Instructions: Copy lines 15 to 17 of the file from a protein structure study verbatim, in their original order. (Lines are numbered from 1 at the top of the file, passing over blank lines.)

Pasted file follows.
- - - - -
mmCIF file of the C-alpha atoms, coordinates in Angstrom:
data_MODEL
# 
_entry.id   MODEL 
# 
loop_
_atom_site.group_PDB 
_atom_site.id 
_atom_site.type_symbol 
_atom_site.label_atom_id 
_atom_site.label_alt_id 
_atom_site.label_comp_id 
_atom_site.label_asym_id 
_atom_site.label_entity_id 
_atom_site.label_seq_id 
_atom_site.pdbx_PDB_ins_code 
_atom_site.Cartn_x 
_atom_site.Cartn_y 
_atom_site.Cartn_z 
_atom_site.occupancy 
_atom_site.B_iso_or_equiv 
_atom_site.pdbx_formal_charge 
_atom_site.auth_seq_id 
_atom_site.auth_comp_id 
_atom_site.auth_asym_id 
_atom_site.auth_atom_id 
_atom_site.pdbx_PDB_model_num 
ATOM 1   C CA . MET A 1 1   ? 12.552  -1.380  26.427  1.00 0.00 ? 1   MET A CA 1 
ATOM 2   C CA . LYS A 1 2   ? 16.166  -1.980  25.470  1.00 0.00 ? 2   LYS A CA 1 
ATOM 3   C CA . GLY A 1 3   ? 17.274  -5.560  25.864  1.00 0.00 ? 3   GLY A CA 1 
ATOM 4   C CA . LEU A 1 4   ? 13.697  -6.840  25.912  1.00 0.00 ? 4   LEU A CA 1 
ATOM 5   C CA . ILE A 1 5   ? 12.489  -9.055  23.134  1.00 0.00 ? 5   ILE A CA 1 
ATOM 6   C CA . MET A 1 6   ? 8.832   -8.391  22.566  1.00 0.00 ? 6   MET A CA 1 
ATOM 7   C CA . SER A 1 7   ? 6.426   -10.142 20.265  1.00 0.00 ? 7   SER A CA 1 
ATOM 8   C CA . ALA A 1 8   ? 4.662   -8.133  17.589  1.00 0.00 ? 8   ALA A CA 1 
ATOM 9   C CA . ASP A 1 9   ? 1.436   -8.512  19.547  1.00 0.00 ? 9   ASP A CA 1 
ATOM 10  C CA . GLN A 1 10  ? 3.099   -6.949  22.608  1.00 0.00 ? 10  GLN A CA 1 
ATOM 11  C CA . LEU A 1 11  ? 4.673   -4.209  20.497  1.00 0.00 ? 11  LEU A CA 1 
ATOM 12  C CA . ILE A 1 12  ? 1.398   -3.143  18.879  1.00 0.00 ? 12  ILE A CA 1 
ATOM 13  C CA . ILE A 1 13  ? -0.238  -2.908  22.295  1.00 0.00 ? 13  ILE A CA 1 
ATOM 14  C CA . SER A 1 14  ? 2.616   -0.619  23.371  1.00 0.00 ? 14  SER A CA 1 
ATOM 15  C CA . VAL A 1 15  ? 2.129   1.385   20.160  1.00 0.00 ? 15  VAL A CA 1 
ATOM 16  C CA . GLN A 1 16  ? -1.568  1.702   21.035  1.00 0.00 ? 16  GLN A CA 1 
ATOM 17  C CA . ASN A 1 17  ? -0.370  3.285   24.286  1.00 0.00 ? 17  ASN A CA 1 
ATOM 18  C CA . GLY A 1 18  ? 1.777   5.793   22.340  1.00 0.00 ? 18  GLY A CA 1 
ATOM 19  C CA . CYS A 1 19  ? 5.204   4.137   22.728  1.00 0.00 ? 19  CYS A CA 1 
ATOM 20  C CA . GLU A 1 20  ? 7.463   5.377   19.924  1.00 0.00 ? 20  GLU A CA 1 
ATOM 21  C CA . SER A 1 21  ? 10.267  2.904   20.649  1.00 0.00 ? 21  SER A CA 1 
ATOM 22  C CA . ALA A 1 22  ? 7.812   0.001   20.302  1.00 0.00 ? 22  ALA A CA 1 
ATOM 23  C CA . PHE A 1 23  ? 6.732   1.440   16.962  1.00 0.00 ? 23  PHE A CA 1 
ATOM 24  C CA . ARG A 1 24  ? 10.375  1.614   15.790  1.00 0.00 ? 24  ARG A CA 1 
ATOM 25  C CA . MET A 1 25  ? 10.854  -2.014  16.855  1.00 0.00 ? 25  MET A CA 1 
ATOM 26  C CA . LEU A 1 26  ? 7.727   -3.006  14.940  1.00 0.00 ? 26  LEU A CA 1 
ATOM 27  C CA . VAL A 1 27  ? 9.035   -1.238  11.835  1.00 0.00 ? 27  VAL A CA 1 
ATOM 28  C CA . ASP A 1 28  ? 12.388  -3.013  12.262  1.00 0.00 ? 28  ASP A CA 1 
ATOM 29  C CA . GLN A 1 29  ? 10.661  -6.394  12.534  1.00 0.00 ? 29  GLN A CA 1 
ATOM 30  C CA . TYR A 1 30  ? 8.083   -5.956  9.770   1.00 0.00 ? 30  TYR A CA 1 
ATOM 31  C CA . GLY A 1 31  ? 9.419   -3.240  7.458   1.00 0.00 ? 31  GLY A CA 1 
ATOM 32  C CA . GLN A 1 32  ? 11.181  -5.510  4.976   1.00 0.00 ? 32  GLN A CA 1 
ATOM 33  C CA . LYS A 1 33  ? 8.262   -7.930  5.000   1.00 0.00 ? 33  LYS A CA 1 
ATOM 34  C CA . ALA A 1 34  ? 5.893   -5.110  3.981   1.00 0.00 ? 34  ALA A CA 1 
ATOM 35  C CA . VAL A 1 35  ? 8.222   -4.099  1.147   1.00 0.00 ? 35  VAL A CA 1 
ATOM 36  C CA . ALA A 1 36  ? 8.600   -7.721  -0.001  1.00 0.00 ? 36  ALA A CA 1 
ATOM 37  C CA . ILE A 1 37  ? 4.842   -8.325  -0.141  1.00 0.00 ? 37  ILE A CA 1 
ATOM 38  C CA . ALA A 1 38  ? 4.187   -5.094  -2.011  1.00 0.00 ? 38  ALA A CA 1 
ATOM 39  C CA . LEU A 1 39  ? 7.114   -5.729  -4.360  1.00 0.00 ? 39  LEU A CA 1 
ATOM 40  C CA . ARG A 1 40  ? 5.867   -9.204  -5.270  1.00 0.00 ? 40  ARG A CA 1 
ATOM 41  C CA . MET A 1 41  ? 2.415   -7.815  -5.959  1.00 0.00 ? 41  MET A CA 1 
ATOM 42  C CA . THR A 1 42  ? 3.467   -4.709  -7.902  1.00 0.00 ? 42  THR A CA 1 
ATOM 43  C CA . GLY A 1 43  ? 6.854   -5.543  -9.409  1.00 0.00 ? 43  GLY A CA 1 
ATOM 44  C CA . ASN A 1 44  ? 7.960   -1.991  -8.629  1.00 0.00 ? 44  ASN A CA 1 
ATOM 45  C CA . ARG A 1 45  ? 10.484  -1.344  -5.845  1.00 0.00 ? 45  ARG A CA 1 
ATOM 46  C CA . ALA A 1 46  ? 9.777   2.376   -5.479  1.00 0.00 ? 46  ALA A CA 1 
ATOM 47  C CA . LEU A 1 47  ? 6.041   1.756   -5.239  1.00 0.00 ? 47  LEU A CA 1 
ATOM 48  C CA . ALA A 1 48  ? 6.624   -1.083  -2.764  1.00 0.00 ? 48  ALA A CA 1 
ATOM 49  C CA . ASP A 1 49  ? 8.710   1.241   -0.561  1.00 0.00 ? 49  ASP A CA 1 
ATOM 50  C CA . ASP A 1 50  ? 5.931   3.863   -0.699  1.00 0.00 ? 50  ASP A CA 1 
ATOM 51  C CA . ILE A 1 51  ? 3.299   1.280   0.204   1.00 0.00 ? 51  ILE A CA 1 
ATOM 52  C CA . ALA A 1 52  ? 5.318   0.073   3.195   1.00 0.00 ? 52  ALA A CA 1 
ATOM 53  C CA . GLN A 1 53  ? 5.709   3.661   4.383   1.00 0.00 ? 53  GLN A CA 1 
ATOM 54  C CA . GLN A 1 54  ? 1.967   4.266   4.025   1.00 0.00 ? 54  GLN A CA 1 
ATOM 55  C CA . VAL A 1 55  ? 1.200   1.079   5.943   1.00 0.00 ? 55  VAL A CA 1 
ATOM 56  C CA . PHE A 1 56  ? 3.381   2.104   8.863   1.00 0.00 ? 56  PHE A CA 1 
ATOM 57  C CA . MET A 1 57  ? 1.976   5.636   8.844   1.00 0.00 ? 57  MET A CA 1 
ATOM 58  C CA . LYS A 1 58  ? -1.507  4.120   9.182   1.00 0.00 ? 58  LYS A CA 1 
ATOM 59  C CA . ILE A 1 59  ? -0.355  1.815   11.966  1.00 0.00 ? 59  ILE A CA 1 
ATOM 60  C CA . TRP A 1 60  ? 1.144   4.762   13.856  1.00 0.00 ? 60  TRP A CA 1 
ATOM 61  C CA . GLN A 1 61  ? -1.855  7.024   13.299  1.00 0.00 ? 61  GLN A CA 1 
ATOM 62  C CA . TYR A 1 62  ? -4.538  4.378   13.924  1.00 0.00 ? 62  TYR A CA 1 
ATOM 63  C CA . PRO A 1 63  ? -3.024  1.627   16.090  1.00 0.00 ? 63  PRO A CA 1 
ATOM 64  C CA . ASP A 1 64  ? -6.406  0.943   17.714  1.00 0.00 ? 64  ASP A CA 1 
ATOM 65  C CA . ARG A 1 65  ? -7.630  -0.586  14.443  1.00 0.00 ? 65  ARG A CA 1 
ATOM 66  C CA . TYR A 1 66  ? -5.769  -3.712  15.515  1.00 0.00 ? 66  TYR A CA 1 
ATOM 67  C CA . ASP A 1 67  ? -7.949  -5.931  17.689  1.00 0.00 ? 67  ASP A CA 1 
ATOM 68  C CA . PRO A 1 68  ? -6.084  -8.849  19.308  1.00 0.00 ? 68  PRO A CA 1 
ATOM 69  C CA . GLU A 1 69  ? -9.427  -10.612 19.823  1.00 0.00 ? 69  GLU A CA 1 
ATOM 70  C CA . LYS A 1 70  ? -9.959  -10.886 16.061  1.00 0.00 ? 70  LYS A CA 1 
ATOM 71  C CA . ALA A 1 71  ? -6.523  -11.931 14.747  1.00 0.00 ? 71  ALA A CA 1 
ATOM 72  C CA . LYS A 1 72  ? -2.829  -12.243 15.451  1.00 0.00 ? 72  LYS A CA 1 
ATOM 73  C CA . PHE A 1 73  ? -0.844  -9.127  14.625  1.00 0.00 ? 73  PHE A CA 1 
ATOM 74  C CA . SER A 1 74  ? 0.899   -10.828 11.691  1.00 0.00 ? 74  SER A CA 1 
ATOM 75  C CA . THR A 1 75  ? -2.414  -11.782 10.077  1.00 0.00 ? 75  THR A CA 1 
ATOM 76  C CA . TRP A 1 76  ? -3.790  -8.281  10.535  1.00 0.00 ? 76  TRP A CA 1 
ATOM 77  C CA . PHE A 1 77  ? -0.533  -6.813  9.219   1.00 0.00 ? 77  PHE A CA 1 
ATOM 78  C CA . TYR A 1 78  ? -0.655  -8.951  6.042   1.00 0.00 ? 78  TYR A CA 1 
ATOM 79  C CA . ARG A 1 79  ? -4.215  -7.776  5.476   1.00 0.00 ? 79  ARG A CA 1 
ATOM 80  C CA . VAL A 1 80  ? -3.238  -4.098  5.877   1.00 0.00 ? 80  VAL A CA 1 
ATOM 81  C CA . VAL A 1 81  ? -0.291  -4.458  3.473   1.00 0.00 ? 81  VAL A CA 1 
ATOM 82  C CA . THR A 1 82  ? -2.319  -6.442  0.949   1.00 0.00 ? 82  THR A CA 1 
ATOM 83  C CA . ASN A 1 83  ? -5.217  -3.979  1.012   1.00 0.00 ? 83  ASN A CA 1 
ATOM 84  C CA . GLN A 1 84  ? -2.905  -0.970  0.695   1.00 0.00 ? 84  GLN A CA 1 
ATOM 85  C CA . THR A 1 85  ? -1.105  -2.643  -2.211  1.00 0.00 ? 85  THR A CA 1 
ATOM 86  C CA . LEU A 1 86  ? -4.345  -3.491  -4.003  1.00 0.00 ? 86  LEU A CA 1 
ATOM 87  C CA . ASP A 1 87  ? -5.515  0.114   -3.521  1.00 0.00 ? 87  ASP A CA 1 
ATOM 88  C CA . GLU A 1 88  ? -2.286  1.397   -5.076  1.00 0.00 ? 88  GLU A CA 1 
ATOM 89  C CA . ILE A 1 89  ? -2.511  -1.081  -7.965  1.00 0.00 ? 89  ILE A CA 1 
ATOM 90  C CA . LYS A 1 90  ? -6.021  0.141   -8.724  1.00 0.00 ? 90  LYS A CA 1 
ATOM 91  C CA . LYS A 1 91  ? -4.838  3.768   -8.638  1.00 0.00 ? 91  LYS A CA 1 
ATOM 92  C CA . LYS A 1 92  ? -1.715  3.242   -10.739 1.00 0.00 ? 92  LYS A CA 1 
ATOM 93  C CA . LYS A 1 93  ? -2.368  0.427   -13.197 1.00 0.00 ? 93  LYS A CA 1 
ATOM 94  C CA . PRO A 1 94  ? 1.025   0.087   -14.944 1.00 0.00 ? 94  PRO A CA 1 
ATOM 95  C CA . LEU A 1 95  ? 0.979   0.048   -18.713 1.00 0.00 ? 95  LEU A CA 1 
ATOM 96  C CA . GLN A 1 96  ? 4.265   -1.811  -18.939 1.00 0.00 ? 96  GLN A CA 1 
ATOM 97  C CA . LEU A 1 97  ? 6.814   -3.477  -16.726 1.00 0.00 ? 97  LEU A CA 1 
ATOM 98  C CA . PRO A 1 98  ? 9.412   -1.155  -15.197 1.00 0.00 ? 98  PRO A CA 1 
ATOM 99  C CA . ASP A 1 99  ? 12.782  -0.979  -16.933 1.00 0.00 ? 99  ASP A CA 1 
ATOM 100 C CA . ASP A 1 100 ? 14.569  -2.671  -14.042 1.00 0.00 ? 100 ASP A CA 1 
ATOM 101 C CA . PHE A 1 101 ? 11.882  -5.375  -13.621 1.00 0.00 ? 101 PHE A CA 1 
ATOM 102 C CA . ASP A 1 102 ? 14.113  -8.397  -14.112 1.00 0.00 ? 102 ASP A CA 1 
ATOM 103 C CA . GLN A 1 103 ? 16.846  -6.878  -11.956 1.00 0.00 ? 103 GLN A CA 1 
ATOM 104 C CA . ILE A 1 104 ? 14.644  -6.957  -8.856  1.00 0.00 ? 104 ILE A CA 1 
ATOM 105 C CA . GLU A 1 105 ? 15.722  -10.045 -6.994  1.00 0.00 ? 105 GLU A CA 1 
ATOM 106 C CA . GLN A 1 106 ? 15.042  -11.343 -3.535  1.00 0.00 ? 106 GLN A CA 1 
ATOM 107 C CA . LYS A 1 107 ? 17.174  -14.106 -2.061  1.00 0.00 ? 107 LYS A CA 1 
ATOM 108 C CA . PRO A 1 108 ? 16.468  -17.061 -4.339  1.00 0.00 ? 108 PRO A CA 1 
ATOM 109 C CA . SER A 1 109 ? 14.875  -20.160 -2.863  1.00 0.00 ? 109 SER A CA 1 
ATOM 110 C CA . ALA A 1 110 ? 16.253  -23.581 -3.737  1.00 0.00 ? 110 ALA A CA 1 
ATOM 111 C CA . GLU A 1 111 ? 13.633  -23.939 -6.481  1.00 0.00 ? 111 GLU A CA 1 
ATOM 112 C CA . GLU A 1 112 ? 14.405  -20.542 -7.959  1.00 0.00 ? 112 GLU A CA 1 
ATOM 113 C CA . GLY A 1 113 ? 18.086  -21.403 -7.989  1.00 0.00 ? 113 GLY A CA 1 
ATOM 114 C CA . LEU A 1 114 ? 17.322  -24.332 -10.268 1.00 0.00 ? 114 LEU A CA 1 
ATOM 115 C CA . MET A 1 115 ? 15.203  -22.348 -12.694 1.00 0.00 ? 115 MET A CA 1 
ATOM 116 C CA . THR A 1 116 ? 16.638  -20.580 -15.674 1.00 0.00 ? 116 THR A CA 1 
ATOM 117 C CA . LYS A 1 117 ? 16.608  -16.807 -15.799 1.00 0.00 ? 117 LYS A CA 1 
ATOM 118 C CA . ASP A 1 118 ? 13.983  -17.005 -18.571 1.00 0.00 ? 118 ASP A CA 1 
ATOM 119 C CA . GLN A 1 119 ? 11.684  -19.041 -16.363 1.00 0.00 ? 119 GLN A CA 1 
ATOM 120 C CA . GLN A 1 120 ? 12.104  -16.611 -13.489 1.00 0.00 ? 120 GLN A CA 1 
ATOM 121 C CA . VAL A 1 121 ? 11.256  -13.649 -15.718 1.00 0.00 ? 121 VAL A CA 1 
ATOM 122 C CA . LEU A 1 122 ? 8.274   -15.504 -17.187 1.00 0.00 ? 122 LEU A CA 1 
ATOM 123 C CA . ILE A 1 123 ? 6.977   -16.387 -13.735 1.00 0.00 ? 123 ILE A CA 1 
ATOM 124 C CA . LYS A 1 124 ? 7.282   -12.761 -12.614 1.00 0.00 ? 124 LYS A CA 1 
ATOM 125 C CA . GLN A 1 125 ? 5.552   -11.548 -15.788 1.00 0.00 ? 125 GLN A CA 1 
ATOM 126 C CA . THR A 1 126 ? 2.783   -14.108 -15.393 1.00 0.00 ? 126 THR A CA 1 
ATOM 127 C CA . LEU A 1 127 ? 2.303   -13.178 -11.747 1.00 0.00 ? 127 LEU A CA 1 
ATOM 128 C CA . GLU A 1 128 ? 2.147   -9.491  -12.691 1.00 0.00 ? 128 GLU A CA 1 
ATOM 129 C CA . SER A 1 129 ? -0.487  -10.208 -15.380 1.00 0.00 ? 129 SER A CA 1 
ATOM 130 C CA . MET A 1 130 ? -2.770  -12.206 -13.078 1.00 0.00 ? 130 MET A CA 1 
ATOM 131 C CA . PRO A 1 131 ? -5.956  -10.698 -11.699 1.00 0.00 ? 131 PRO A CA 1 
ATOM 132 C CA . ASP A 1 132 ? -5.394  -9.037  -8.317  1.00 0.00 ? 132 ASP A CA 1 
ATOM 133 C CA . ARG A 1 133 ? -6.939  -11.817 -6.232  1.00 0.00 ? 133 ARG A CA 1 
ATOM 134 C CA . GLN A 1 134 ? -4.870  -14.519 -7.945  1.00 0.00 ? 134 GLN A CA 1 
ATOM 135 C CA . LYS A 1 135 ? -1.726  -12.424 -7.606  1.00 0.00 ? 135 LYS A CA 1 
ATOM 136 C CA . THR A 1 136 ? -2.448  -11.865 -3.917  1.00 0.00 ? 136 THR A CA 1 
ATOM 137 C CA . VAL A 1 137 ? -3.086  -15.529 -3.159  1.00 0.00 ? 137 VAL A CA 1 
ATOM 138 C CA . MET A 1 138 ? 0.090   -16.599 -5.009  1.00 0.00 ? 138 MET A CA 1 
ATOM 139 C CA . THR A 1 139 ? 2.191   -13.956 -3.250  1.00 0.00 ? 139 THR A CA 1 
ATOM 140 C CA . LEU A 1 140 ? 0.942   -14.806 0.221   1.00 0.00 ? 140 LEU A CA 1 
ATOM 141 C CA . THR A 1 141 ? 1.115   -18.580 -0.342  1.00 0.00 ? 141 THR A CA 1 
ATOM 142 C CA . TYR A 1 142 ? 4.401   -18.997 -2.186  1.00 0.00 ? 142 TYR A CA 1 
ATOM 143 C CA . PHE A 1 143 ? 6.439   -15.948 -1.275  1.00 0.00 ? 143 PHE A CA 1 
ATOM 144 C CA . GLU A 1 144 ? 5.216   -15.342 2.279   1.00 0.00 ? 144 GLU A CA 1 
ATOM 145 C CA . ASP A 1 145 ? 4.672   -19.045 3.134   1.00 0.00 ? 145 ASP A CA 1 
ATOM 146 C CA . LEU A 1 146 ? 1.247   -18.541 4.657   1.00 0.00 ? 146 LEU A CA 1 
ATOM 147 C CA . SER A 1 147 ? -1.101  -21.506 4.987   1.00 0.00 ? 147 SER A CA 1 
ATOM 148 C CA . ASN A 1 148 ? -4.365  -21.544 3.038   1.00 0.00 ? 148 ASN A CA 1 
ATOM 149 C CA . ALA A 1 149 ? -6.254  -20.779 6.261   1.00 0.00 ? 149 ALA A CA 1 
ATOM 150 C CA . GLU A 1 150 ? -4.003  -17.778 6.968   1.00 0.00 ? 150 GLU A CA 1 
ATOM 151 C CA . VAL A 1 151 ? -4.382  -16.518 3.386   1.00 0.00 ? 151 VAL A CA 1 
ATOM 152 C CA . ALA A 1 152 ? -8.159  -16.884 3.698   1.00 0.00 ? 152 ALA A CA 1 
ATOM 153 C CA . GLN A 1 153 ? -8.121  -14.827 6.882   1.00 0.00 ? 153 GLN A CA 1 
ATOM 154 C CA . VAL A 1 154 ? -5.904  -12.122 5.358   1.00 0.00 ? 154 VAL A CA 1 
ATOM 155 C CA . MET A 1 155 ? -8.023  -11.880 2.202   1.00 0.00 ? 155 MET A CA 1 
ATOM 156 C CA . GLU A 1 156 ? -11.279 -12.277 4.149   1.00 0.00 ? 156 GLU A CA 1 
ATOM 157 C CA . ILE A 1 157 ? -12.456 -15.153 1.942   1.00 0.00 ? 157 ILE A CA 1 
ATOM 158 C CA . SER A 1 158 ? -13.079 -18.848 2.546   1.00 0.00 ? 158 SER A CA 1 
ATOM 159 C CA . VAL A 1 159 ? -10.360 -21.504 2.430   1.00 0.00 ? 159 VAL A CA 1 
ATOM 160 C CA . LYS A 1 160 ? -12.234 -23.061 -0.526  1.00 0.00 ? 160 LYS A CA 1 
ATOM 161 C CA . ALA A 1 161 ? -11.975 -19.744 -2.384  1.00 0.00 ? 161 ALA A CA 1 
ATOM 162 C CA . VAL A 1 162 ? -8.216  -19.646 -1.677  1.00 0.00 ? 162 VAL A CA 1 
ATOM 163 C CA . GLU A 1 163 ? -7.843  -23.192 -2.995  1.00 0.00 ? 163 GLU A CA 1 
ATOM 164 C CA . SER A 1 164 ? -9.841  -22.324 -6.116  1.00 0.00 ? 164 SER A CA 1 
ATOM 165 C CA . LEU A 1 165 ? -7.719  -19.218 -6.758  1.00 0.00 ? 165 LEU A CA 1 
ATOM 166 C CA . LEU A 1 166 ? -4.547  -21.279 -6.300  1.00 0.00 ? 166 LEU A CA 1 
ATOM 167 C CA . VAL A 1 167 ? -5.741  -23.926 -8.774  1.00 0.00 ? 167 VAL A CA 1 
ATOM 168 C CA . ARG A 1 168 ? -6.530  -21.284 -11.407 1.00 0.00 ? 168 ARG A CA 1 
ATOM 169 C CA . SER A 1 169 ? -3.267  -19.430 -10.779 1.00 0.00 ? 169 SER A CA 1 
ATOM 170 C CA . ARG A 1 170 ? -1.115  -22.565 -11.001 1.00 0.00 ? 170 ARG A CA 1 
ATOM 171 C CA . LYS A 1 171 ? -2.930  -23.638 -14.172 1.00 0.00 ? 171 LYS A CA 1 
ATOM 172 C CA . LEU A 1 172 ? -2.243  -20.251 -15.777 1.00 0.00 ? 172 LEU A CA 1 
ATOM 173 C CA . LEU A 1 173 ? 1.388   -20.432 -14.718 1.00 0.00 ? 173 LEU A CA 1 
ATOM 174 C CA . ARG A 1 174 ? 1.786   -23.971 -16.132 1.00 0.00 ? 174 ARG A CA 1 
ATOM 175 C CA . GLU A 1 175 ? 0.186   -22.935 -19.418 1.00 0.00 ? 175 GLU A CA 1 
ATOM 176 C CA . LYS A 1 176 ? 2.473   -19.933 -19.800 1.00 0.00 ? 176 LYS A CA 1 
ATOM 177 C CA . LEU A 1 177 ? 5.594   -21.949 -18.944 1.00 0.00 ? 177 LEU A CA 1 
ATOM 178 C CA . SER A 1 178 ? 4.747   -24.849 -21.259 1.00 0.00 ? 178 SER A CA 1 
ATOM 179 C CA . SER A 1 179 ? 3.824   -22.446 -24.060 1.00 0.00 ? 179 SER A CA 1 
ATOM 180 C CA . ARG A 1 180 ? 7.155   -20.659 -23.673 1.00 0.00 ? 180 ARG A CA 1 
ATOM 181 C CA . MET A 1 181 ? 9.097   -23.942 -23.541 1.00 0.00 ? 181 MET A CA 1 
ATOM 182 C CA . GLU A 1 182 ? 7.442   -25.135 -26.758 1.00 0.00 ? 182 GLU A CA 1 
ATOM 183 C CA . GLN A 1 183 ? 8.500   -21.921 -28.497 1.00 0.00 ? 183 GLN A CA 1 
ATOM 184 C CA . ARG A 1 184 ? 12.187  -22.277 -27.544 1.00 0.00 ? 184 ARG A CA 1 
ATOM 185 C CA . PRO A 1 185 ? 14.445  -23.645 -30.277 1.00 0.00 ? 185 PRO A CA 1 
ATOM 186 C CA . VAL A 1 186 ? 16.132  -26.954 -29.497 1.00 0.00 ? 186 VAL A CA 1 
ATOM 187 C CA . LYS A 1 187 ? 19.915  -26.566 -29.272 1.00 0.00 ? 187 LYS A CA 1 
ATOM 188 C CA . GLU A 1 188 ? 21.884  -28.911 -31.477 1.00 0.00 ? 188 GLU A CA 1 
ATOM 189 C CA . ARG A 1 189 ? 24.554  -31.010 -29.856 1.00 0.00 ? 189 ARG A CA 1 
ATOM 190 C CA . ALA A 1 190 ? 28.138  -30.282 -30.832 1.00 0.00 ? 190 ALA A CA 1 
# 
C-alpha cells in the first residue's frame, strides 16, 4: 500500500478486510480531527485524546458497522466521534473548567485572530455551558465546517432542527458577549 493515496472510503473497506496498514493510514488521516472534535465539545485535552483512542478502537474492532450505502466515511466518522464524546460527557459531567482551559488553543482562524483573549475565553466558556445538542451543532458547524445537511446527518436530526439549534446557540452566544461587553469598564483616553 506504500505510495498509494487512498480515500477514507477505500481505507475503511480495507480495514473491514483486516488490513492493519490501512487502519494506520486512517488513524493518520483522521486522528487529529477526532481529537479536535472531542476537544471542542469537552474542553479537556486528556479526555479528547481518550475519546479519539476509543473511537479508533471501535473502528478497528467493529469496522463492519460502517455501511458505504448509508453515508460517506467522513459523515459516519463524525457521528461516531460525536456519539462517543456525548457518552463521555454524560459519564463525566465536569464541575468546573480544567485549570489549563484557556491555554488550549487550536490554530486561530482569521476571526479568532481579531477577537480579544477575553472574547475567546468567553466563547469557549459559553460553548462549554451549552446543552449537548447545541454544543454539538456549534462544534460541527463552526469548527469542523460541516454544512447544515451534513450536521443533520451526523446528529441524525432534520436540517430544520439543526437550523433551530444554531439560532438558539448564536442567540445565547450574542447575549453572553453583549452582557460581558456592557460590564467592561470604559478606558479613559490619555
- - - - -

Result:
_atom_site.label_seq_id 
_atom_site.pdbx_PDB_ins_code 
_atom_site.Cartn_x 